> Robin responds to my questions:
> >>>I embrace simple consequential analysis as a basis for policy
> >>So did Machiavelli.
> >To his credit.
> If you say so... Tell me, does _The Prince_ really inspire your sense of
The Prince was merely a policy paper he wrote for one particular prince in Italy on how to be a good, powerful, effective, and preferably long lived prince, not in how to be a good democrat or how to be a good libertarian. If you have read the rest of his political writings you would find that his own preferences were much more progressive and principled.
> >>>I accept these features because simple consequential analysis seems
> >>>our best chance for creating broad intellectual consensus on policy
> >>If by an appeal to their material advantage we can persuade the less
> >>principled to support freedom, that's better than nothing, I suppose.
> >There are lots more simple consequences than "material advantage."
> >There's having friends, enjoying conversations, liking music,
> >traveling to interesting places, etc.
> What do these things have to do with market analysis or with Coase's
> >>IOW you prefer the _status quo_ of opportunistic power struggles to a
> >>principled discussion of the ethical foundations of a good society.
> >Again, power struggles *are* "principled." And there is no real
> >alternative to participating in them -- "ethical" discussions are just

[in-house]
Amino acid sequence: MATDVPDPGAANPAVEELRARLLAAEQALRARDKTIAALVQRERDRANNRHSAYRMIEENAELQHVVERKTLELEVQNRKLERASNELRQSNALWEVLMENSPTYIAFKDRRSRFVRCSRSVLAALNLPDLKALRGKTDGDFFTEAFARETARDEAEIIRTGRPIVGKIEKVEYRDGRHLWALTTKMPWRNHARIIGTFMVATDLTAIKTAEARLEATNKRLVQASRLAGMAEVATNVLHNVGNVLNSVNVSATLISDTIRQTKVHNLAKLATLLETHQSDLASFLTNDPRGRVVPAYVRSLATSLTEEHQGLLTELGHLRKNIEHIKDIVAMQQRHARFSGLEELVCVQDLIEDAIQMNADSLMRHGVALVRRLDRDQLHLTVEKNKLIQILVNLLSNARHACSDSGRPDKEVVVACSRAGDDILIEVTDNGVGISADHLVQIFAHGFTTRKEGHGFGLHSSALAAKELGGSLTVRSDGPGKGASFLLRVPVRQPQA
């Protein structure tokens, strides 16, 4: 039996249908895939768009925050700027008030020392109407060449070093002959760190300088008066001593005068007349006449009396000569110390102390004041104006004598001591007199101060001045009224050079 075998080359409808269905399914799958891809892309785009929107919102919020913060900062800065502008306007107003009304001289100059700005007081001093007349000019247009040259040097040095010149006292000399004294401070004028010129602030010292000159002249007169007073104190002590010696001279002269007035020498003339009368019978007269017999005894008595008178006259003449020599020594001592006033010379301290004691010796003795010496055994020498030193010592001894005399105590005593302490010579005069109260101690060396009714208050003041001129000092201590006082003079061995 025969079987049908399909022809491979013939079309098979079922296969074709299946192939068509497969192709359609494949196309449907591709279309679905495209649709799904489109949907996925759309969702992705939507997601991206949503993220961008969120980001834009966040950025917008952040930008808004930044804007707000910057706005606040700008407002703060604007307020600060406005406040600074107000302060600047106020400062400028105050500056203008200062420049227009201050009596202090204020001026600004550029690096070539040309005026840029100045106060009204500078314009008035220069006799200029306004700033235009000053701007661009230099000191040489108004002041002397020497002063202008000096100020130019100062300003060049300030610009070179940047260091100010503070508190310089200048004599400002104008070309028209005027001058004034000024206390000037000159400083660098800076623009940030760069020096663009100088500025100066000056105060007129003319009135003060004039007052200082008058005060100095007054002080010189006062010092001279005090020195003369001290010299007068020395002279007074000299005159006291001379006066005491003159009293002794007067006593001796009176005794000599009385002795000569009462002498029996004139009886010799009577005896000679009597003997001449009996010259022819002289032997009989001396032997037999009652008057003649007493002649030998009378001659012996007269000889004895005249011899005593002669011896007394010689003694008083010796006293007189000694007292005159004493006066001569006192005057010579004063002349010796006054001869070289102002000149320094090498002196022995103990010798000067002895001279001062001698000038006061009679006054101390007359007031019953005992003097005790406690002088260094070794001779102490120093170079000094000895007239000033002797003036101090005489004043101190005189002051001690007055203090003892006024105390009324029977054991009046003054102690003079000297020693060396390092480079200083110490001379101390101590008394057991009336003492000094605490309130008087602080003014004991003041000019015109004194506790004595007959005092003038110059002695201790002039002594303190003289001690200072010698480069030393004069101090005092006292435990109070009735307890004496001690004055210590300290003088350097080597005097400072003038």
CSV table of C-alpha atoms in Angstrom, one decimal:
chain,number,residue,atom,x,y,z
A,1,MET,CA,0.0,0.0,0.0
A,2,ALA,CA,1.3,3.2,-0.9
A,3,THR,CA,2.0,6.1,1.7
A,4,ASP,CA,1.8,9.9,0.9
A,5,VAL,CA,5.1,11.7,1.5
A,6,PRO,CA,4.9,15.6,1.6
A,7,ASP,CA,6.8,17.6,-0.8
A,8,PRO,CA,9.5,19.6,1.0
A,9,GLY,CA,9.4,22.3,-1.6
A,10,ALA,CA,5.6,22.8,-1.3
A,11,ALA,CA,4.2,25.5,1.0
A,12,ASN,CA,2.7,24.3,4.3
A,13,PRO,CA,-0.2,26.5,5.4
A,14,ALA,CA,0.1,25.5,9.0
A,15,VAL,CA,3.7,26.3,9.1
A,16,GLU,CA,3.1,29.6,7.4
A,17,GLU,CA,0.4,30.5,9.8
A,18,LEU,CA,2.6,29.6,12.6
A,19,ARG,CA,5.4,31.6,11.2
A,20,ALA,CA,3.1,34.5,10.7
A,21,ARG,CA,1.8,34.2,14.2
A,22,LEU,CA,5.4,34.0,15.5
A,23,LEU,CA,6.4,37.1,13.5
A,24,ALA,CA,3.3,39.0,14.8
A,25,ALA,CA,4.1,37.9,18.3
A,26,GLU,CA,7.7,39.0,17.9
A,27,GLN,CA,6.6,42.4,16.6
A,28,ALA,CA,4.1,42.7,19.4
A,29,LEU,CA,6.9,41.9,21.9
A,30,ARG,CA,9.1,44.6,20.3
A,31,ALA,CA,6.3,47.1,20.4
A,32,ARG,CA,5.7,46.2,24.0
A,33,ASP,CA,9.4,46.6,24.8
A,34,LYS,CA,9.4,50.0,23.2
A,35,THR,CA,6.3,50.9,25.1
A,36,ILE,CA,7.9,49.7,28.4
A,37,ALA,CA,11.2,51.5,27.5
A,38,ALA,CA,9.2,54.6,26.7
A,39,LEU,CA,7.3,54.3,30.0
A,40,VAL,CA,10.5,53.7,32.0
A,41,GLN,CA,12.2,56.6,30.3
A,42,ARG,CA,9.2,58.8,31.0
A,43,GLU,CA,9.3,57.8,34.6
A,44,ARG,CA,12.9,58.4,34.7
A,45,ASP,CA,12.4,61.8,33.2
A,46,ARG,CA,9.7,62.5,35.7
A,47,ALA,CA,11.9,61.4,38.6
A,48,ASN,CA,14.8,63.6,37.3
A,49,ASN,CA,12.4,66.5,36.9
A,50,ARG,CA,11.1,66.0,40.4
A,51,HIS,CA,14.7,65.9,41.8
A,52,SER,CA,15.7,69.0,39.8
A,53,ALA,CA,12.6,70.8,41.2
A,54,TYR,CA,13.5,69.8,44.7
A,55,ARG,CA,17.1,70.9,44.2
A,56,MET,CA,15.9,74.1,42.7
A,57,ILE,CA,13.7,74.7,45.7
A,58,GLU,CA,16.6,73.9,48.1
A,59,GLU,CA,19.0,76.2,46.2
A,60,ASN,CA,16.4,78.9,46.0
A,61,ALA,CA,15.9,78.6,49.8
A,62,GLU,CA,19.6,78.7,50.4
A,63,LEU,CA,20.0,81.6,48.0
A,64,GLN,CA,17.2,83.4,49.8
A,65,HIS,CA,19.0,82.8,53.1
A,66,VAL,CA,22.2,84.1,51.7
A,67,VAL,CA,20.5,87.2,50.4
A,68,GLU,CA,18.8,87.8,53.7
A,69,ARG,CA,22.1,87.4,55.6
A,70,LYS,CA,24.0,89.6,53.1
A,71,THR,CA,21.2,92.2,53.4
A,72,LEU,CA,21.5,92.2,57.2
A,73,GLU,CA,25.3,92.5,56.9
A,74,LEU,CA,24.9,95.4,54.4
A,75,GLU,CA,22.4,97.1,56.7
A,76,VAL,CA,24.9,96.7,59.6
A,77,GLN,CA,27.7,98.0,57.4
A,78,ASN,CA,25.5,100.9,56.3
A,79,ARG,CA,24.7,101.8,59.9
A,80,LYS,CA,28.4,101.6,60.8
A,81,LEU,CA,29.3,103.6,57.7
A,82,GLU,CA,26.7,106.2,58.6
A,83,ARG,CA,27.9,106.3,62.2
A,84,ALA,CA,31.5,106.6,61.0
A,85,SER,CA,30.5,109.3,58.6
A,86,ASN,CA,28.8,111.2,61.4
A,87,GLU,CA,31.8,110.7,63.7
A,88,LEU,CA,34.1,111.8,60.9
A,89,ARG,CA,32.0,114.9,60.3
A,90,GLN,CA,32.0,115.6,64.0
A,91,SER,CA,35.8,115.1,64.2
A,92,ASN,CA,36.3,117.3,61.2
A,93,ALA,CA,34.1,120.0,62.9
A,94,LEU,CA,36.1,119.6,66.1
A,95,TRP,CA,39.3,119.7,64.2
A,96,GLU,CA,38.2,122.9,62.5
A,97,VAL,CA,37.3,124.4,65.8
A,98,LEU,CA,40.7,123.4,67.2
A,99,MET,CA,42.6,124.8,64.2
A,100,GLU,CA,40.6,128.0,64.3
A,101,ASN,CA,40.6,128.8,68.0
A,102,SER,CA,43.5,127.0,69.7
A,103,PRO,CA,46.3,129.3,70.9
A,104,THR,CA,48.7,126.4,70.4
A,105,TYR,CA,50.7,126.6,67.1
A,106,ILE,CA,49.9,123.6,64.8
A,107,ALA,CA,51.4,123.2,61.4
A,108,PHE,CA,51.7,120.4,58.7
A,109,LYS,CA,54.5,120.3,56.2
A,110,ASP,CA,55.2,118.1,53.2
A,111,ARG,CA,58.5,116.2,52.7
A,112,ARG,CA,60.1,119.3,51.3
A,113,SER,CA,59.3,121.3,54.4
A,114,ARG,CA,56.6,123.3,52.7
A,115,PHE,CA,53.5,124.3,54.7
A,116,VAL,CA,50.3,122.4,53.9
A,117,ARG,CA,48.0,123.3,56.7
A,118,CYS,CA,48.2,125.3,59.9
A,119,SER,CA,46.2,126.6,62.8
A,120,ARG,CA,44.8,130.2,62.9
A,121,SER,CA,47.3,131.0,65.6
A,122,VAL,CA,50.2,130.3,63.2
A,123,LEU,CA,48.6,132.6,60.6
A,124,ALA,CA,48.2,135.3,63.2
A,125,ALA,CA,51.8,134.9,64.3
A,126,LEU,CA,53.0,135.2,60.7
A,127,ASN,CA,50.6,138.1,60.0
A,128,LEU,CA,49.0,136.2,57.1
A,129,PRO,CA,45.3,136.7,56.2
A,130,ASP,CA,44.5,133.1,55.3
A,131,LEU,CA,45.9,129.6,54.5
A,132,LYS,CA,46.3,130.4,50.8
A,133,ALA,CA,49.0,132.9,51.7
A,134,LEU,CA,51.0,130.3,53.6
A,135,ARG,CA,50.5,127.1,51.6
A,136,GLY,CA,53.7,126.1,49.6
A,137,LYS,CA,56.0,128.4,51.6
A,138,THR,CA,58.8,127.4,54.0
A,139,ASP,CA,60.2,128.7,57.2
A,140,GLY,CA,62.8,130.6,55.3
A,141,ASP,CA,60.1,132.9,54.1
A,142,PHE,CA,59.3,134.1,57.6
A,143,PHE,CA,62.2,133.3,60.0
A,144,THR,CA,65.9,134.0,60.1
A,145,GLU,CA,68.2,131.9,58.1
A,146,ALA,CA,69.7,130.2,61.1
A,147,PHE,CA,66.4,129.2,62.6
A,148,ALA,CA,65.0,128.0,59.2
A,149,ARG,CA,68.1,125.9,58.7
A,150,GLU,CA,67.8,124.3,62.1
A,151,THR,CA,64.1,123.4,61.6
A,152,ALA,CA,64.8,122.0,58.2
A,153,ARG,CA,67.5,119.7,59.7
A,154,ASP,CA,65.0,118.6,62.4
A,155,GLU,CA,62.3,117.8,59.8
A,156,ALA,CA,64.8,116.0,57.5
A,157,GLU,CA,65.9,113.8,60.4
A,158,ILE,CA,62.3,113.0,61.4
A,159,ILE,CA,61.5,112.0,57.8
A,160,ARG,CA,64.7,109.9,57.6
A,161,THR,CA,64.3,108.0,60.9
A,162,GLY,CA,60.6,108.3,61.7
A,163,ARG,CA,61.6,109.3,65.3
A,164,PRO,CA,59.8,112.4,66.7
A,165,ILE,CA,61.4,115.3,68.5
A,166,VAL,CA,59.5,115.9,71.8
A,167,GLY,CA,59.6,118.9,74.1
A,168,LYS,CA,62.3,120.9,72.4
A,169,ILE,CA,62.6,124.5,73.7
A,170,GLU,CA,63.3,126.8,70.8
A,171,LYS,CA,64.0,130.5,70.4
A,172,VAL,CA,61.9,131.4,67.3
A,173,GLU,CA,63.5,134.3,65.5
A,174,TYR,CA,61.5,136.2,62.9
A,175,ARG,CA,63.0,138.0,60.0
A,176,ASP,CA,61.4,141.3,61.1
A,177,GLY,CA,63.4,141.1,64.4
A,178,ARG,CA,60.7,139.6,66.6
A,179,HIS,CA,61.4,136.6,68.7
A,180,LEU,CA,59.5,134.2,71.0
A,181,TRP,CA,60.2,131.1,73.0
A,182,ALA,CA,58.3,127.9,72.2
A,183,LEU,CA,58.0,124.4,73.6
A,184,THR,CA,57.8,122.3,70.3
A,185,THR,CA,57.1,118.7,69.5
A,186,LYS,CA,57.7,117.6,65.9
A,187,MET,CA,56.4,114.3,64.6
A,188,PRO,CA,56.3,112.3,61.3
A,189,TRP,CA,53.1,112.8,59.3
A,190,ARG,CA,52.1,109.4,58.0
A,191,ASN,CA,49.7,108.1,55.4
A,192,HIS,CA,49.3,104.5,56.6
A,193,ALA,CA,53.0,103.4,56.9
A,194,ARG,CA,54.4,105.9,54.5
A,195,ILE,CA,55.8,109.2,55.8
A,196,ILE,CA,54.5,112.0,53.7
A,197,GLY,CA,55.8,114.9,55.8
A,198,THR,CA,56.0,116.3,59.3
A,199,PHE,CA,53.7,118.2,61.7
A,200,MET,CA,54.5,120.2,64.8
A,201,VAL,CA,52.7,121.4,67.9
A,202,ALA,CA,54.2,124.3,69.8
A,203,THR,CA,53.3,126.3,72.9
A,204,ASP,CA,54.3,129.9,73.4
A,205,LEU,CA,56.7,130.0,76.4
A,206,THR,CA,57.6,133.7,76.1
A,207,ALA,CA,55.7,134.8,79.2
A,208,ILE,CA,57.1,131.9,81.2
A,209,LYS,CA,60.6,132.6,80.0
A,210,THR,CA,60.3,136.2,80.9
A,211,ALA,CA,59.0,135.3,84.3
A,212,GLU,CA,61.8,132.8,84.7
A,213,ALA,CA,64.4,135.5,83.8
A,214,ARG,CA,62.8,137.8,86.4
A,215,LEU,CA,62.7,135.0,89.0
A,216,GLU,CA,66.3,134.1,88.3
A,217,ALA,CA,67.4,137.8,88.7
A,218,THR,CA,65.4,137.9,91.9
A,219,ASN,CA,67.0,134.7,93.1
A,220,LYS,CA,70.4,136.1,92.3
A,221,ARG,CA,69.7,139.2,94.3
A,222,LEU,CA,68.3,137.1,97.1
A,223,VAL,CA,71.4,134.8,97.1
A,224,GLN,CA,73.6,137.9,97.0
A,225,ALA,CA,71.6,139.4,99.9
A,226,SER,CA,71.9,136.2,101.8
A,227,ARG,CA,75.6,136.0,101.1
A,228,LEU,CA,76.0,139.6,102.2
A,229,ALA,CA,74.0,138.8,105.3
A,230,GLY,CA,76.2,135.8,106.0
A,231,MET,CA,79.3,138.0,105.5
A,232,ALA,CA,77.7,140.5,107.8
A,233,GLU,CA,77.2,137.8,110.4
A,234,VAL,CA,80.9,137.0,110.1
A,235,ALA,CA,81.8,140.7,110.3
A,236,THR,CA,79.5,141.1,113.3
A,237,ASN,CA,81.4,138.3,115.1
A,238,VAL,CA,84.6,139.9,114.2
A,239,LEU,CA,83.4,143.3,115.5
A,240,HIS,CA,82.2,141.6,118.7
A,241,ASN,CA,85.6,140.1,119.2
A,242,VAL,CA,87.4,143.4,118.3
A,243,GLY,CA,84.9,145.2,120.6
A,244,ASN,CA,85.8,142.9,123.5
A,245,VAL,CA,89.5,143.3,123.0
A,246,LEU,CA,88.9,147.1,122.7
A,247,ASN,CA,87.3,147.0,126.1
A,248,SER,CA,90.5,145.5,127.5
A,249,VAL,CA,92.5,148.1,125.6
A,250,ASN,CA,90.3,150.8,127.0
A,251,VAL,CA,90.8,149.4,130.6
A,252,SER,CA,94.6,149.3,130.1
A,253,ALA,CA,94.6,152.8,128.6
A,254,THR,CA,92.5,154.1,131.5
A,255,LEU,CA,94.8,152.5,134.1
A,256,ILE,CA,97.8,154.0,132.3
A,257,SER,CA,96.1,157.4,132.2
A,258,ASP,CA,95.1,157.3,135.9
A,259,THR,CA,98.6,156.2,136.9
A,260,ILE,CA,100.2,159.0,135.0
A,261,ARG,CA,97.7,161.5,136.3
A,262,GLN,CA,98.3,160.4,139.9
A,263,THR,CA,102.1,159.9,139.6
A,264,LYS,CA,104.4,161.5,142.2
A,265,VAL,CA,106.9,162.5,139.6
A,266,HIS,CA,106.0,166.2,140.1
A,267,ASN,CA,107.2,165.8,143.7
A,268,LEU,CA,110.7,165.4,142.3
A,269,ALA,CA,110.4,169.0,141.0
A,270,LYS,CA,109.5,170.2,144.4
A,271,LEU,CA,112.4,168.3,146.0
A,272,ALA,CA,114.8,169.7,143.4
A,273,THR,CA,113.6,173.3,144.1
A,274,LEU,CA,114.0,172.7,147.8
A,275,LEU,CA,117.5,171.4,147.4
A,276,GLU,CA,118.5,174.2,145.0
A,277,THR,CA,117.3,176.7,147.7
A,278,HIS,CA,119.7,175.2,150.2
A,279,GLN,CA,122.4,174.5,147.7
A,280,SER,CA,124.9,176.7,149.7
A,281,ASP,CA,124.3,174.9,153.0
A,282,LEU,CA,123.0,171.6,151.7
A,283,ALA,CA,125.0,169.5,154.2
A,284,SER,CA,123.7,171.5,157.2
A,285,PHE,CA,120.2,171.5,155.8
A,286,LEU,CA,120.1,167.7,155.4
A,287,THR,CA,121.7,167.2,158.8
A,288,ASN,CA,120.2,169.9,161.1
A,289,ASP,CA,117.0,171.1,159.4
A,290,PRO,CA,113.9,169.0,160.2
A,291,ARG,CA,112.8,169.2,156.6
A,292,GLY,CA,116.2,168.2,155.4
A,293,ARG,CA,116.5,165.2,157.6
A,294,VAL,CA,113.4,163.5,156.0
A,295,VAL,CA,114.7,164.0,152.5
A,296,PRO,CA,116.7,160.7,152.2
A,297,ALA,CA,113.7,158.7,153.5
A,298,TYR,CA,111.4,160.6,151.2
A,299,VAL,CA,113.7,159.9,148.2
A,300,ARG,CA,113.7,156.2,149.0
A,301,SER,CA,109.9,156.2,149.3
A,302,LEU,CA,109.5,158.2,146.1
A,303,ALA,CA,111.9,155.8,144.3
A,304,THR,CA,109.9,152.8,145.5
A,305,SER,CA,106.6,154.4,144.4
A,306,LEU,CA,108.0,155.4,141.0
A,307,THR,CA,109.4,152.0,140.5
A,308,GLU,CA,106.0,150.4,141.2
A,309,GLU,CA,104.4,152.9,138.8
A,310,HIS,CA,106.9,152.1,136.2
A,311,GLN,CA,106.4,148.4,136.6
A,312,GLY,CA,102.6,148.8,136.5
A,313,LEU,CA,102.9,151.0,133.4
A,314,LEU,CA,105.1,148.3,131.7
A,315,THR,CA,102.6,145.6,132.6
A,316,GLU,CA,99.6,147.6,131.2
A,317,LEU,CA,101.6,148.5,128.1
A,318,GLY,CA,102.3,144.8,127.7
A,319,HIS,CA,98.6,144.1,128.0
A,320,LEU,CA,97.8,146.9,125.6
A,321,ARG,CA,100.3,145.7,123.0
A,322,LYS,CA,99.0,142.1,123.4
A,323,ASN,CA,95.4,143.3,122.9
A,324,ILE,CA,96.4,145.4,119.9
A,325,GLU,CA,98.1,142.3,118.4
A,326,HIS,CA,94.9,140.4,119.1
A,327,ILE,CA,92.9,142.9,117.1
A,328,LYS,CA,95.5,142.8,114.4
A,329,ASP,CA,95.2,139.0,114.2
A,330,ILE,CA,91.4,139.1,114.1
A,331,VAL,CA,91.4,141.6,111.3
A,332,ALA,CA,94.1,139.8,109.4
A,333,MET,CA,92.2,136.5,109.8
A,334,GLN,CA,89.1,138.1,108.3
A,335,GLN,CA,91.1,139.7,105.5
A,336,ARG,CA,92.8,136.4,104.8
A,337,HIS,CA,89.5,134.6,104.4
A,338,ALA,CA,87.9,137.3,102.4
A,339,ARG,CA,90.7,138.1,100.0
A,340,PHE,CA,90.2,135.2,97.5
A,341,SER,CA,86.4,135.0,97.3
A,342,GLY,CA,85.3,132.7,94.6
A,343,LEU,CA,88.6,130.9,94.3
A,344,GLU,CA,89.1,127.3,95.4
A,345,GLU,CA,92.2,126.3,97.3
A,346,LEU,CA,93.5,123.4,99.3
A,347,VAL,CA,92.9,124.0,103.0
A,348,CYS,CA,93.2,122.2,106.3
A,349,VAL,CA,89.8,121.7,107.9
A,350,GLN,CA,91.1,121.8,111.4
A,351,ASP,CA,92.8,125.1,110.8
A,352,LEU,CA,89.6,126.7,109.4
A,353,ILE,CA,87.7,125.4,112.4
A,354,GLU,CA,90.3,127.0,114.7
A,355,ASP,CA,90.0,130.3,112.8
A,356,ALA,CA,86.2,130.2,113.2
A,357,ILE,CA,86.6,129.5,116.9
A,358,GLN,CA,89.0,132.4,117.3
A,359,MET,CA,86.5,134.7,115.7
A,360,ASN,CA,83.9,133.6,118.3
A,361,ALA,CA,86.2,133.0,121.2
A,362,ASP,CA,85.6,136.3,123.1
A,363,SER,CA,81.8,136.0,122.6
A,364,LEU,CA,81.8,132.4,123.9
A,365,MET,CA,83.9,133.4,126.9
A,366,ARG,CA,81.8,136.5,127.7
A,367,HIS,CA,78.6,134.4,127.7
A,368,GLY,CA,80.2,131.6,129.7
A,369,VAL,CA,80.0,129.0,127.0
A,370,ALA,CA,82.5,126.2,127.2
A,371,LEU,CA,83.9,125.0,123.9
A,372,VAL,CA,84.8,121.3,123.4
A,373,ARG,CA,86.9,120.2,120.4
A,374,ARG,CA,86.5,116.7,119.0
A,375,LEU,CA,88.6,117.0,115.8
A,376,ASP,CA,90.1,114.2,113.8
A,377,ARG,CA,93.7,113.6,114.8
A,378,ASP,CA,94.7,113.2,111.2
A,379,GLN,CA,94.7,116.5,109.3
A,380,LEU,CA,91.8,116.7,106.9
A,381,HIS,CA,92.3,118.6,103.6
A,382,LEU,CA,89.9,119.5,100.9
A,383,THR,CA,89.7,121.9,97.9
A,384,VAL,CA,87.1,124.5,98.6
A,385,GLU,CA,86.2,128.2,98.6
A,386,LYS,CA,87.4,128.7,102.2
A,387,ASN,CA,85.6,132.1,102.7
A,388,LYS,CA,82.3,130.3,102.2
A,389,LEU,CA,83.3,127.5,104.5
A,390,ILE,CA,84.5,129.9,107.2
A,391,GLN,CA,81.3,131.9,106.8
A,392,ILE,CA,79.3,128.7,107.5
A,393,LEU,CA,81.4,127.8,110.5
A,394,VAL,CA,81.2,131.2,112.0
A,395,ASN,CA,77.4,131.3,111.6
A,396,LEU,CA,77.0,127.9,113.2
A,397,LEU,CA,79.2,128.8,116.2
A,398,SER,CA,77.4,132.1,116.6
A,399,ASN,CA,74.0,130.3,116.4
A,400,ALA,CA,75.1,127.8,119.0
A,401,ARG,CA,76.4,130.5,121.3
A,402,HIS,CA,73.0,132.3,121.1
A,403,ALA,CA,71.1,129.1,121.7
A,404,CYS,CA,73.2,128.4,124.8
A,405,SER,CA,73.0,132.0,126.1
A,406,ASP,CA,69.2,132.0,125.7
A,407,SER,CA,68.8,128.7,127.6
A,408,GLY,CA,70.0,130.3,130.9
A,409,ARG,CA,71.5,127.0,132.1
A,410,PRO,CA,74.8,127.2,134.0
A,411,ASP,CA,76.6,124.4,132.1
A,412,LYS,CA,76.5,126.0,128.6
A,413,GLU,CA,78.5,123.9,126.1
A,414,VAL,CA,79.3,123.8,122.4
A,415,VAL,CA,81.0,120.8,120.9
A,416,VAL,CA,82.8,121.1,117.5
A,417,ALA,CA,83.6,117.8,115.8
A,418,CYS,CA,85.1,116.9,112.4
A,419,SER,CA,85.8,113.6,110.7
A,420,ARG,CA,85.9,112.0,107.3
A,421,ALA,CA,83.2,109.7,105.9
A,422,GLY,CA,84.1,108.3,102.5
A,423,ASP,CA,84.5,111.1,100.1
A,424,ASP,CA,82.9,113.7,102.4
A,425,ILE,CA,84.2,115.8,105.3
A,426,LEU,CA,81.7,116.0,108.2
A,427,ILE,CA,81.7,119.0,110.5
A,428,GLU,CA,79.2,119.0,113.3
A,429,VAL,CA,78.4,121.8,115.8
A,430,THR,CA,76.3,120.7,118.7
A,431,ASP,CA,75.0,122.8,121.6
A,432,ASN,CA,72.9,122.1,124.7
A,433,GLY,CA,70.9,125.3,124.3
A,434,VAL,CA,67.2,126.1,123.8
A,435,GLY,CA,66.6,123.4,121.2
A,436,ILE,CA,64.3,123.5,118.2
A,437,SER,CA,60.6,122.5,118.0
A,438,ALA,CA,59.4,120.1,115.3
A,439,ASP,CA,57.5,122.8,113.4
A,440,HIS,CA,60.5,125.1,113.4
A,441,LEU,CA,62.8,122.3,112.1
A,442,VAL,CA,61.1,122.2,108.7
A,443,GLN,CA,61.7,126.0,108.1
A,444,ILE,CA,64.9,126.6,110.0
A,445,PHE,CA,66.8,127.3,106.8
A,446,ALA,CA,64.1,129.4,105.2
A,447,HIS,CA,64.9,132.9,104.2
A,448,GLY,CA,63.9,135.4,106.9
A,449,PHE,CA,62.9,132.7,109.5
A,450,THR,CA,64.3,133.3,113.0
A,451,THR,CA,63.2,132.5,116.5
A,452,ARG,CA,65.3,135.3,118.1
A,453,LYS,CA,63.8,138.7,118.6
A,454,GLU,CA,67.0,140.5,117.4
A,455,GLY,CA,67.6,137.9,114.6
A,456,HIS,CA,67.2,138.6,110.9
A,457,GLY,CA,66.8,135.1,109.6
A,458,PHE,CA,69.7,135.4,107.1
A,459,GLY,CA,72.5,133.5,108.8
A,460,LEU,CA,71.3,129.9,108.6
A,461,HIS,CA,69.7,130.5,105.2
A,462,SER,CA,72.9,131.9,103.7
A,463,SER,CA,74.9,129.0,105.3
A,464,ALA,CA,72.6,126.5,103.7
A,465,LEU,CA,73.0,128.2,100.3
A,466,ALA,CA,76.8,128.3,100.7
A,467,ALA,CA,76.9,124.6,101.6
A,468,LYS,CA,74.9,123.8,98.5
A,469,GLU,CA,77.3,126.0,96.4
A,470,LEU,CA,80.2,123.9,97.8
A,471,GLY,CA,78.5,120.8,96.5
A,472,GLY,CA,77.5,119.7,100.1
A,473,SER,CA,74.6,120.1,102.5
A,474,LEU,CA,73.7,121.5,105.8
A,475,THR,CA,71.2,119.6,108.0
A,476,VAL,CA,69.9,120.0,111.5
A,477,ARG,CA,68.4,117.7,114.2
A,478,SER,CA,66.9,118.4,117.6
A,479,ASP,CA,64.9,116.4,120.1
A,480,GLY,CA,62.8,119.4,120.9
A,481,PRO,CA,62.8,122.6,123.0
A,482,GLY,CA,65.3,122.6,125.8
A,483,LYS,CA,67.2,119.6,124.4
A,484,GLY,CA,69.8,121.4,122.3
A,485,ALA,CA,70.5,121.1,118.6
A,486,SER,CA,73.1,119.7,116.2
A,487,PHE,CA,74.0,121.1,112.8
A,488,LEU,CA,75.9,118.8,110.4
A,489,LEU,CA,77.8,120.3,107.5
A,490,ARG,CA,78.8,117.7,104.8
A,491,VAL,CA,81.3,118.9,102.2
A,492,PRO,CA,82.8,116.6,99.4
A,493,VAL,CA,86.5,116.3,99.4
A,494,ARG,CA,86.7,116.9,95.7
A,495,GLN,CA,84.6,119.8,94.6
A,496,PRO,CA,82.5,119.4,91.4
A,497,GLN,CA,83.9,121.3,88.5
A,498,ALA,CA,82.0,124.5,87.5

> >one of many ways to play the power struggle game.
> You're equivocating on the word "power" - a common practice among people
> who - to their credit - don't want to admit to themselves the brute nature
> of what they advocate. Obviously I was addressing the power of compulsion,
> not "personal power" or "economic power". What sort of "principle" can
> justify social order by armed force? "Might makes right"?
It is a principle, just not one that favors liberty. As previously stated, my right to swing my arm ends in front of your nose, so obviously a Force principle is subjugated by the principle of Natural Law at some point. Just where that point is is the major matter of debate. Coase posits that any judgment on where that point is in any situation should be a matter of cost/benefit analysis rather than haughty perching at an absolute point, which in reality is merely a figmentary fiction of the individuals pejudices. I would say that any stable society requires stable and easily recognizable flags that are only moved by the assent of all, or by a consensus of whatever majority is deemed sufficient by all parties. While Coase may be right in a numerical sense that maximum efficiency may be gained by such perpetual calculation, he ignores the question of whether people are up to such chores.